Healthy eating habits for kids is the aim, but how do we achieve it when there are so many competing influences?
We live in a designer world. Clothes, cars, cosmetics and now diets. The rise of the celebrity chef and the designer diet has weirdly skewed the way we perceive food. Paleo, keto, fasting, the blood type diet…there’s a new one every few months with a celeb who will endorse it!
Add to those influences, conflicting dietary messages and confusing food models from experts, and we’re left with strange cultural perceptions and understandings of diet.
Experienced and respected food educator, Danielle Spark says, “A diet is not something that you “do” or “go on” for a week or two. Your diet is the food you eat day in and day out.”
Mrs Spark is constantly appalled at the messages her students have internalised from popular culture. She cringes at statements like, “We all know that carbs are bad for you”, or ” Sugar is the new killer”.
No food is the enemy. There are no superfoods, no super diets, and no shortcuts. There are only sensible, informed decisions about food, every day.
Our negative relationship with food
We have developed incredibly negative relationships with food. On one hand, it is seen as evil; to be measured and avoided. On the other hand, it is an addictive drug we find ourselves unable to resist. Often those two views are held at the same time and consequently, we see yo-yo dieting and the development of poor eating habits and dysfunctional metabolisms.
With young people and the rising rate of obesity, there is naturally a focus on weight loss. According to the ABS, 1 in 4 children between 5 and 17 years of age is obese or overweight. However, eating disorders such as anorexia nervosa and bulimia nervosa are seen in about 1 in 20 Australians and the rate is increasing.
These eating disorders are associated with significant physical complications and increased mortality.. Traditionally we have seen eating disorders as being a female problem. However, 25% of Australians with an eating disorder are now male.
Schools are trying to stop this negative relationship before it begins. Mrs Spark explains that “We aim to help them develop a positive relationship with all foods, including treat foods. It is important that they mature into people who can enjoy a meal or a dessert without having feelings of guilt. They need to know that in moderation no food is bad or off-limits.”
Reframe thinking around food
Rather than working from a model of avoidance, perhaps we can view diet as what we are adding. Let’s teach kids what we are feeding?
Feed your immune system
Tell kids we need lots of servings of colourful fruits and vegetables and between 8 and 10 glasses of water every day to fuel our immune systems. Yoghurt stimulates the production of white blood cells and shellfish, salmon, mackerel and herring reduce inflammation.
Feed your energy
Fresh fruits, nuts, whole grains, healthy fats, pasta, whole grain bread and brown rice will all keep you fuelled for the day.
Feed your intellect
Whole grains, oily fish, broccoli and foods rich in Vitamin B, C and K will all boost brain function.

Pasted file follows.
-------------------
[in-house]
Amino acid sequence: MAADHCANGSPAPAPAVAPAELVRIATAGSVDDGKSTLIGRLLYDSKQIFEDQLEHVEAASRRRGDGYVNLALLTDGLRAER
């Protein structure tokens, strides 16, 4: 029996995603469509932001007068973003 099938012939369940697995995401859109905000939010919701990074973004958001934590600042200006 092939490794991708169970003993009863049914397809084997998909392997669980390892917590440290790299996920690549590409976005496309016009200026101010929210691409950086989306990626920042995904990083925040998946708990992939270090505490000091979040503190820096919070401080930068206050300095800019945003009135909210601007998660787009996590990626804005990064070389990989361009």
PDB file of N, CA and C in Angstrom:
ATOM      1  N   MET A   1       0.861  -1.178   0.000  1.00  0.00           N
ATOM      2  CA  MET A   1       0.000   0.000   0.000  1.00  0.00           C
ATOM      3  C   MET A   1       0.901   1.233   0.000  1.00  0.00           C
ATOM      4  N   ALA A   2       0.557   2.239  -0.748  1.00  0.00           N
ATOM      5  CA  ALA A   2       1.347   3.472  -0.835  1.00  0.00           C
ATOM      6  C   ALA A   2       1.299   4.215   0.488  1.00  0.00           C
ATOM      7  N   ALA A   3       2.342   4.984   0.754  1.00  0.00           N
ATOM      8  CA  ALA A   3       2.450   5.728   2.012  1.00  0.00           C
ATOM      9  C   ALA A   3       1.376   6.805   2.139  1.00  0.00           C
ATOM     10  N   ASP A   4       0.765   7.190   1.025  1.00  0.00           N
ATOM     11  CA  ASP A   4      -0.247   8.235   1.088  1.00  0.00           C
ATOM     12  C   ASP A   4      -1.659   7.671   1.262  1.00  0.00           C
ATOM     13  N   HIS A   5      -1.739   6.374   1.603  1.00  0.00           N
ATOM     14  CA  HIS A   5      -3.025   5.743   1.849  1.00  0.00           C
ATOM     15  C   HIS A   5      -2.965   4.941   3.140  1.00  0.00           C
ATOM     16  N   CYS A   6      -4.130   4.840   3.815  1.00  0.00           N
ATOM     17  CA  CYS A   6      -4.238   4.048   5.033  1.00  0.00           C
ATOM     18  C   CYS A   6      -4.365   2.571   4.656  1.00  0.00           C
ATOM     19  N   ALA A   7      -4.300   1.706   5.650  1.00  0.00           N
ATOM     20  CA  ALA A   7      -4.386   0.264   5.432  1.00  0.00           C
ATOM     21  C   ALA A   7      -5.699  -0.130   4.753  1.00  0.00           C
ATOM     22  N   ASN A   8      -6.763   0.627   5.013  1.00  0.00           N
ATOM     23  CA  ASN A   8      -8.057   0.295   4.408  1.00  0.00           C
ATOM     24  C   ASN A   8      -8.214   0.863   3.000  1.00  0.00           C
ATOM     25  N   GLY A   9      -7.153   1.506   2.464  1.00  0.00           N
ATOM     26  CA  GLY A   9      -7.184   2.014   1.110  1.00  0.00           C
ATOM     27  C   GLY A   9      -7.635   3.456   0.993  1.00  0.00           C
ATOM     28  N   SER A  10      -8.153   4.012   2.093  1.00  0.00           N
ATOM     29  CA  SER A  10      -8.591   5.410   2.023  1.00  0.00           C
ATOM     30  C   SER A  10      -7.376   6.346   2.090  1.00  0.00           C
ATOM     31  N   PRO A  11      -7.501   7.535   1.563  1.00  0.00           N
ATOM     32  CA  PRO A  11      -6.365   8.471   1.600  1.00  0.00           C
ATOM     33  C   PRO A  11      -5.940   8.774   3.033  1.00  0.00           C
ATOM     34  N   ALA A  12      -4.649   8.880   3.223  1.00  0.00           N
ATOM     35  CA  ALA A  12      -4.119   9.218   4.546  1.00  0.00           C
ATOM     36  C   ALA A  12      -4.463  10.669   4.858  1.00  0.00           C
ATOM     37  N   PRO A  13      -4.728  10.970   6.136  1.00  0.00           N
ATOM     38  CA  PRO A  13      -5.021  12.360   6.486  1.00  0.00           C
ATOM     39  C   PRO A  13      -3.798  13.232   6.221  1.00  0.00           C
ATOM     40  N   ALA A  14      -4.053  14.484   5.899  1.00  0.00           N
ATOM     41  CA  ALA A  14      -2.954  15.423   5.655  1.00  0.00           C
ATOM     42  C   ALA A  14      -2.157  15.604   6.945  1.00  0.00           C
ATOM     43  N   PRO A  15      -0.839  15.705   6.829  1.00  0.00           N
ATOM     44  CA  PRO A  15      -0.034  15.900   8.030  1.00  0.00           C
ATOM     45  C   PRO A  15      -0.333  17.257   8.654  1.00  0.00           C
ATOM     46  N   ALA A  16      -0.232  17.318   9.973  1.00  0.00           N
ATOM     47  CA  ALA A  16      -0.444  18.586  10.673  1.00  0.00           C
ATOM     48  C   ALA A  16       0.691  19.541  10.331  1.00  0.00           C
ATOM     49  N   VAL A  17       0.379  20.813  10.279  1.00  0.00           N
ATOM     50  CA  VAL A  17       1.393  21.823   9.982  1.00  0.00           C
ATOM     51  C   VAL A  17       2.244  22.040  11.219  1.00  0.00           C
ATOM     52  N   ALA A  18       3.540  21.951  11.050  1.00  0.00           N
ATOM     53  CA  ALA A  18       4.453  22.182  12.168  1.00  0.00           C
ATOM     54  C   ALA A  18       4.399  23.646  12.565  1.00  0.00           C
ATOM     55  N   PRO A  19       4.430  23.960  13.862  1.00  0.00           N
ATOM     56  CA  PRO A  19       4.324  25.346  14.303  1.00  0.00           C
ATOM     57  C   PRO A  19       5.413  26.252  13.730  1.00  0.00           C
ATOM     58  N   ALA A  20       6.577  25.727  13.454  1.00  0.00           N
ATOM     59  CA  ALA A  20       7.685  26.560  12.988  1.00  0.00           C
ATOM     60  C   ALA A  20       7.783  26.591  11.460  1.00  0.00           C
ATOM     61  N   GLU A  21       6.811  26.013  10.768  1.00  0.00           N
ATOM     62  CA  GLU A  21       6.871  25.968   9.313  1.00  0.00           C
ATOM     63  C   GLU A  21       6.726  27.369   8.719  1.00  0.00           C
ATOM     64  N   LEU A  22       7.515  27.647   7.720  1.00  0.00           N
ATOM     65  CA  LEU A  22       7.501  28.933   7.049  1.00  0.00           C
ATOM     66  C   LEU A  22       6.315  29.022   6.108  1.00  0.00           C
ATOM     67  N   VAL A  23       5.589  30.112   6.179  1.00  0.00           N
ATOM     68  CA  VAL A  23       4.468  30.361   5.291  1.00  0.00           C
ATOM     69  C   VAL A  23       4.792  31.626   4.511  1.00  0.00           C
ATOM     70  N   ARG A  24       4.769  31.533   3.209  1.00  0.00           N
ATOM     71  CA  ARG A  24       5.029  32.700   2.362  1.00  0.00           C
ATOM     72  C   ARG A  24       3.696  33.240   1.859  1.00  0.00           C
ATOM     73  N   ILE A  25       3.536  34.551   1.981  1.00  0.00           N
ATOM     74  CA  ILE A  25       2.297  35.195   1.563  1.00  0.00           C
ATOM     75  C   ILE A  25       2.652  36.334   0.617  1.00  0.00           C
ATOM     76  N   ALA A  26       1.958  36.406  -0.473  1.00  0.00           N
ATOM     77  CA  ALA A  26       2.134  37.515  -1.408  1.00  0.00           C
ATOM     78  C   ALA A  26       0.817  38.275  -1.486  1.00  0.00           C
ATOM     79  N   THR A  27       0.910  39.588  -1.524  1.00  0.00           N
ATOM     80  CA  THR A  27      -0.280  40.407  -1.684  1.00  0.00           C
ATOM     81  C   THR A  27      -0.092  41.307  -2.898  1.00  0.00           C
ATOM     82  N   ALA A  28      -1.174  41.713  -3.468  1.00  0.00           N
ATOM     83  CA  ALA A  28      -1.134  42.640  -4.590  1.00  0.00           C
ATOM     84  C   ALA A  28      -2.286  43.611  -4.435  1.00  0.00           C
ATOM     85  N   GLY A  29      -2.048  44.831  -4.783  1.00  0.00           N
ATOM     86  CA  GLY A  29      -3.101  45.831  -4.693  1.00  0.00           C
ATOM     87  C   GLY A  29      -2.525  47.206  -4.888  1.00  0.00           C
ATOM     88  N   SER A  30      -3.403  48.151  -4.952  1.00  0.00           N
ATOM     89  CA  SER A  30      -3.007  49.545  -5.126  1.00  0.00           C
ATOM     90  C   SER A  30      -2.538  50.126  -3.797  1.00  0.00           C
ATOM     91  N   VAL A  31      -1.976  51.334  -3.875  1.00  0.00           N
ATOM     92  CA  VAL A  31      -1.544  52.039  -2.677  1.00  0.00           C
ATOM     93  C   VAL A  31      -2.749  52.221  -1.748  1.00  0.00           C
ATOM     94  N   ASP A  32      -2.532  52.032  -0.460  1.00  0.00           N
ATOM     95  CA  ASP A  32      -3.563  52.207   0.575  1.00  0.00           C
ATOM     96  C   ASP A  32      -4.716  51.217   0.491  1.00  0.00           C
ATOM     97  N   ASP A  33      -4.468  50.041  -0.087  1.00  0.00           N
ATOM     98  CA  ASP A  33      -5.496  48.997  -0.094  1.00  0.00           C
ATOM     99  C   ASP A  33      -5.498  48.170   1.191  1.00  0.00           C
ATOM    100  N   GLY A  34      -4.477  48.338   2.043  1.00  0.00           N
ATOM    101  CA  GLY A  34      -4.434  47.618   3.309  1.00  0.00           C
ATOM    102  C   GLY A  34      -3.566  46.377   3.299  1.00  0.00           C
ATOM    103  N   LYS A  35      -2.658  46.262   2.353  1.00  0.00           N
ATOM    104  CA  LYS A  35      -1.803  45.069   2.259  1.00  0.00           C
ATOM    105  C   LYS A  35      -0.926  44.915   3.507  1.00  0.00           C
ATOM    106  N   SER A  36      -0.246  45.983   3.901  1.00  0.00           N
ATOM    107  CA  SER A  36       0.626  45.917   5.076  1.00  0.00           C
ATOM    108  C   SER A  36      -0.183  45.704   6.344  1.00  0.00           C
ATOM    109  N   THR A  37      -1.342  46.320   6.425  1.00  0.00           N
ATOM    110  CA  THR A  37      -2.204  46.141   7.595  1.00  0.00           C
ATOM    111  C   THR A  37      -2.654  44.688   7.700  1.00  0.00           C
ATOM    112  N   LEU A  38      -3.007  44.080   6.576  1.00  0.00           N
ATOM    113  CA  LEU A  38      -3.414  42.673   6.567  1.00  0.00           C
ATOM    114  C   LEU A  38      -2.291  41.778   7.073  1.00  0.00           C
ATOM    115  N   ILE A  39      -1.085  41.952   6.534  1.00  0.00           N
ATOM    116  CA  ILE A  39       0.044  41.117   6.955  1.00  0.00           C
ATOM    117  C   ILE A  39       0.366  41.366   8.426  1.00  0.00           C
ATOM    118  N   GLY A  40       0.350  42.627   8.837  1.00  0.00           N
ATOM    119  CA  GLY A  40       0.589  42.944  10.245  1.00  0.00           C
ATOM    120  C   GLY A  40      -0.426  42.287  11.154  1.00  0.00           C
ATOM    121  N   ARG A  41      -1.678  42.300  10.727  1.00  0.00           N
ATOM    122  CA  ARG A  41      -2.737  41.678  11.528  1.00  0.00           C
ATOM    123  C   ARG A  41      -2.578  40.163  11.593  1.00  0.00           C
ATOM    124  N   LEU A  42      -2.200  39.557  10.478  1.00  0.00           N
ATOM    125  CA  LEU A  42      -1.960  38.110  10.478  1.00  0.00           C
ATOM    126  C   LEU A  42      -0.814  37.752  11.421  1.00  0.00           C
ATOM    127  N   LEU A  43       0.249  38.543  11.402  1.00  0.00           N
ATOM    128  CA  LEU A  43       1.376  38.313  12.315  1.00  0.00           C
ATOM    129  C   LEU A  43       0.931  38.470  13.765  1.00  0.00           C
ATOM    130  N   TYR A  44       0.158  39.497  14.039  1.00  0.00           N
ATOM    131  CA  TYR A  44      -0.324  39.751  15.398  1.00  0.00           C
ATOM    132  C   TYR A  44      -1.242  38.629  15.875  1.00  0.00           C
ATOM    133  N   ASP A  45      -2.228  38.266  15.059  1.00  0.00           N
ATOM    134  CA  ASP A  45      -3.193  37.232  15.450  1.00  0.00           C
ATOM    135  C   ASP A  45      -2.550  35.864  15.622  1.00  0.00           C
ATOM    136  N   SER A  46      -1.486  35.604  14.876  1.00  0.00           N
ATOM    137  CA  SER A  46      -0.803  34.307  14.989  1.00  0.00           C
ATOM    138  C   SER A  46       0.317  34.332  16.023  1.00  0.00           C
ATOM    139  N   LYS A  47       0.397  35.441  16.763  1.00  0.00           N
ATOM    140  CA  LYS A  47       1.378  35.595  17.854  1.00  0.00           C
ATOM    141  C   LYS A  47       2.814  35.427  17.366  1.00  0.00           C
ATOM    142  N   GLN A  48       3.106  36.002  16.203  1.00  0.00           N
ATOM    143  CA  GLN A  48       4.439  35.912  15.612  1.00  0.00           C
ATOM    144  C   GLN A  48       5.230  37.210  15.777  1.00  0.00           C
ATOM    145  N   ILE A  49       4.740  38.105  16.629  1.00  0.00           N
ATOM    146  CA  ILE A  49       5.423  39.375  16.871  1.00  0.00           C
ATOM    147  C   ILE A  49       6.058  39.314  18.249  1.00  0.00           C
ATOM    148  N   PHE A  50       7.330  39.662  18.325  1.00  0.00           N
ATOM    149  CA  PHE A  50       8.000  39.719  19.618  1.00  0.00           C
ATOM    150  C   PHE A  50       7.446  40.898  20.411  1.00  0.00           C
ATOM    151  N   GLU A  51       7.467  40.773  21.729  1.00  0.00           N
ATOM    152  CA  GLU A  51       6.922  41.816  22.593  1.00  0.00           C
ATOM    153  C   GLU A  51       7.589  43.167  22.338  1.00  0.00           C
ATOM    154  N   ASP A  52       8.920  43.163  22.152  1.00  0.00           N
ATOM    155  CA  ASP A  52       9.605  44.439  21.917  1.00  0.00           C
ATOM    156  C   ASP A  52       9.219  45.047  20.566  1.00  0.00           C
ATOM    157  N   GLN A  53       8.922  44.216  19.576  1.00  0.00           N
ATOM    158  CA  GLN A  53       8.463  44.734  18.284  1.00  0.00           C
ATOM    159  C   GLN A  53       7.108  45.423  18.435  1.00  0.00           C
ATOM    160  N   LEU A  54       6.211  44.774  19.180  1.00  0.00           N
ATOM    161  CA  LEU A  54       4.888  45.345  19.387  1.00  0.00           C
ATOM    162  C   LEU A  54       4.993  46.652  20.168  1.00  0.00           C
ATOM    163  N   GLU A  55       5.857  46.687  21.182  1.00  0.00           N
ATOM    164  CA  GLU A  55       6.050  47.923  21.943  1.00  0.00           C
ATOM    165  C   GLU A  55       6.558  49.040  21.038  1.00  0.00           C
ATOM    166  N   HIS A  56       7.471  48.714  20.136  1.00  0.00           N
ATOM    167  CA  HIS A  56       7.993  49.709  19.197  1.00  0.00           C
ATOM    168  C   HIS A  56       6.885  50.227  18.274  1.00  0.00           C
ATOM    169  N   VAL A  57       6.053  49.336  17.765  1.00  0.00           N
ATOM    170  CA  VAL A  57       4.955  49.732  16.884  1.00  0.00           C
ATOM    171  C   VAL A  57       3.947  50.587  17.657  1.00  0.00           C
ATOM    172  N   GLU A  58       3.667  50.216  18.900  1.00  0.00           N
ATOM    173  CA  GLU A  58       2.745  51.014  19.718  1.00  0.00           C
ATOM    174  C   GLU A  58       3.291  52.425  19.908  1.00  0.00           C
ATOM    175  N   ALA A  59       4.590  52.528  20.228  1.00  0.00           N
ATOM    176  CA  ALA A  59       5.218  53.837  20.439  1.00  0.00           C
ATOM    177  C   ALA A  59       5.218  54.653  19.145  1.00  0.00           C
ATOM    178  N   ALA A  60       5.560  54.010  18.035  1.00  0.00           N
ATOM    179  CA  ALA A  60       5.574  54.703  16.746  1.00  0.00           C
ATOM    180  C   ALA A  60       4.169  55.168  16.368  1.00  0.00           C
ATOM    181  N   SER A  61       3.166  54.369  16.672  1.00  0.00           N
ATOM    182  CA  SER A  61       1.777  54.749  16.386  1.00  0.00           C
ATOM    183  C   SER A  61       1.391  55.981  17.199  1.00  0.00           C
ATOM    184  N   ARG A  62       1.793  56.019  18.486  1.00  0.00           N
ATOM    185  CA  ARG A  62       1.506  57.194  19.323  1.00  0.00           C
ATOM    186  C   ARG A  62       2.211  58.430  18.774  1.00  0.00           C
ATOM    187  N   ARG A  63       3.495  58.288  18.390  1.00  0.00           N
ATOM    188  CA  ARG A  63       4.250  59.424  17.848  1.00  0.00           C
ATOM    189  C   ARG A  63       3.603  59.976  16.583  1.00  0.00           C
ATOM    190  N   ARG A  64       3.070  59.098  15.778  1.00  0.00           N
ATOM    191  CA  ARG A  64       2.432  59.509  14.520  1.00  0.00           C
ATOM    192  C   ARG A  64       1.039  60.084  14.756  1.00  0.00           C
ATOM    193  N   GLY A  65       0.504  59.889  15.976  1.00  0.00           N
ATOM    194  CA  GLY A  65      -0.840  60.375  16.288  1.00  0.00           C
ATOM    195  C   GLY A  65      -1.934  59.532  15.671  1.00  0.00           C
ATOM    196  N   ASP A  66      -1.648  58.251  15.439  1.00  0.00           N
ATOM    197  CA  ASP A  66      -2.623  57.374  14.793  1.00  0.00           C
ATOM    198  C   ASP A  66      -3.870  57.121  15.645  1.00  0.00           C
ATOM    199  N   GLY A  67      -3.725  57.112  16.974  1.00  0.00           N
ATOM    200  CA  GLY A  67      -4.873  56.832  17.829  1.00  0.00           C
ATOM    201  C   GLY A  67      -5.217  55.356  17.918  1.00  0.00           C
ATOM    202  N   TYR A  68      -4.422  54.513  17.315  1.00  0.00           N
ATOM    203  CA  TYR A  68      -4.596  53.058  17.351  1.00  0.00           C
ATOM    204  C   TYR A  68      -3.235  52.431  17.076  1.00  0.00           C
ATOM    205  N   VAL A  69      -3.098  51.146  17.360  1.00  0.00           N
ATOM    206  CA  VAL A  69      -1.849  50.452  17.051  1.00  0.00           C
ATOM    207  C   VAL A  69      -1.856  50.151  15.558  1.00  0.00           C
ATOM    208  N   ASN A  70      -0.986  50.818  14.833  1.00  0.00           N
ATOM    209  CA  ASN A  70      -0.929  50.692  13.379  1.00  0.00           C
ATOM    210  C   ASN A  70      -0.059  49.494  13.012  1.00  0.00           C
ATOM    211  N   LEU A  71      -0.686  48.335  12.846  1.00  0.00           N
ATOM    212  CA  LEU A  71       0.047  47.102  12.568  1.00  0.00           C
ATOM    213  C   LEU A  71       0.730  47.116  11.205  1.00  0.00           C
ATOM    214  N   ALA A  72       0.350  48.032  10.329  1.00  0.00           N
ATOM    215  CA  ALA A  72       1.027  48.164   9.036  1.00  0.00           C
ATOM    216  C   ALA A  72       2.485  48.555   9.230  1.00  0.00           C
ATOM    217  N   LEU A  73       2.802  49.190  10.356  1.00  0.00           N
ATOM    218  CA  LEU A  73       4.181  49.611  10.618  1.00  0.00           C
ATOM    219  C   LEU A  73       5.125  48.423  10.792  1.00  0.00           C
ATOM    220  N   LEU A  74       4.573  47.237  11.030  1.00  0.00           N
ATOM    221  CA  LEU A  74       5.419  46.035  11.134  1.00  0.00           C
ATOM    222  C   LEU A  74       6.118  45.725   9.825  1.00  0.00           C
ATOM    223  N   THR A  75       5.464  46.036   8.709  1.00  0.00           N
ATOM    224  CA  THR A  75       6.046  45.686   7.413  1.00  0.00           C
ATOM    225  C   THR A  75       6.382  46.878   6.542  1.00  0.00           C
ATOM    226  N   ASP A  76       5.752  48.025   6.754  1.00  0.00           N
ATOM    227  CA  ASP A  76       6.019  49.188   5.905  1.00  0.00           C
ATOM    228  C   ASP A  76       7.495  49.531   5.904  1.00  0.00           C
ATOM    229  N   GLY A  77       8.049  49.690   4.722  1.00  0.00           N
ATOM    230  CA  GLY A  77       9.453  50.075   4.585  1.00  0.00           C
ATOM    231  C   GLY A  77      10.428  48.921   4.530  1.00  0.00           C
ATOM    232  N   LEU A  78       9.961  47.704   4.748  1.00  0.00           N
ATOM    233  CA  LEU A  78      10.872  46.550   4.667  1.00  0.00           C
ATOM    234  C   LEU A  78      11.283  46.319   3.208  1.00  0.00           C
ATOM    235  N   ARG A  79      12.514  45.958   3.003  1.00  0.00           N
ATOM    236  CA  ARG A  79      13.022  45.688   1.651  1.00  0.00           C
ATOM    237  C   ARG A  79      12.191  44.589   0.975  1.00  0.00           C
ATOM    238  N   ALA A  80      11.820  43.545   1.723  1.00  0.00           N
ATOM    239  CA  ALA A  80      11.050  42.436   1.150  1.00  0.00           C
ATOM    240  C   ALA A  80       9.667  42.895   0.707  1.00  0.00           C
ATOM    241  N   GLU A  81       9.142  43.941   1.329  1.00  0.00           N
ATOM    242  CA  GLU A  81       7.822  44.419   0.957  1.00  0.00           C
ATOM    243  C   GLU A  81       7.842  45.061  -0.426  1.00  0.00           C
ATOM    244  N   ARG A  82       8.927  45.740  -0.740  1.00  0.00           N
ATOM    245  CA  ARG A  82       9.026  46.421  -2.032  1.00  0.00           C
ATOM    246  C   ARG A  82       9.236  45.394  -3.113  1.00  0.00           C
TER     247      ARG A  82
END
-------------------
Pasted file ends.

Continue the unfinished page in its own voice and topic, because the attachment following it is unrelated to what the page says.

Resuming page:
Feed your self-esteem
A balanced, flexible diet and regular exercise are proven to make us feel good about ourselves.
Feed your mental health
Amino acids in fatty fish, grain-fed beef and dairy products can help with depression and might help with positive mood.
Feed your sleep
Research shows that antioxidants found in a wide variety of foods and lots of water aid sleep.
Feed your child’s functioning body
Liberal use of healthy fats, lots of fruit, vegetables and pro-biotic rich dairy(such as yoghurt) will keep us regular and that will improve mood and sense of wellbeing.
Feed your strength
Muscle development and strength comes from protein-packed foods like red meat and chicken, fish, eggs, nuts and seeds.
You get the idea.
Food is about moving towards something better, not running away from something frightening or ‘bad’.
Of course, you don’t need to research or remember any of this. We all know what we should be eating: lots of variety, lots of fresh foods and drinking lots of water. The basics of diet haven’t changed, all that changes is the cycle of fads and diets.
Building great habits
Did you know that if children are involved in the production and preparation of their own food, they are much more likely to develop healthy eating habits in the long term? That simple fact should be revolutionary in our homes and our daily routines. So how can we act on it?
- Start a vegetable garden with your kids.
- Grow fruit trees.
- Teach kids basic cooking skills from a young age and help them become more expert as they become older and more capable.
- Involve kids in the preparation of food but don’t just give them the boring jobs. Make it interesting and challenging for them.
- Have a family cooking roster. You may have to live through the odd dodgy meal but it will be worth it in the long run.
- Encourage participation in school Home Economics courses.
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Linda Stade has worked in various teaching and management roles in education for twenty-eight years. She has worked in government and private schools, country and city, single-sex and co-ed. Currently, she is a writer, speaker and consultant in Western Australia. You can find out more about her work here.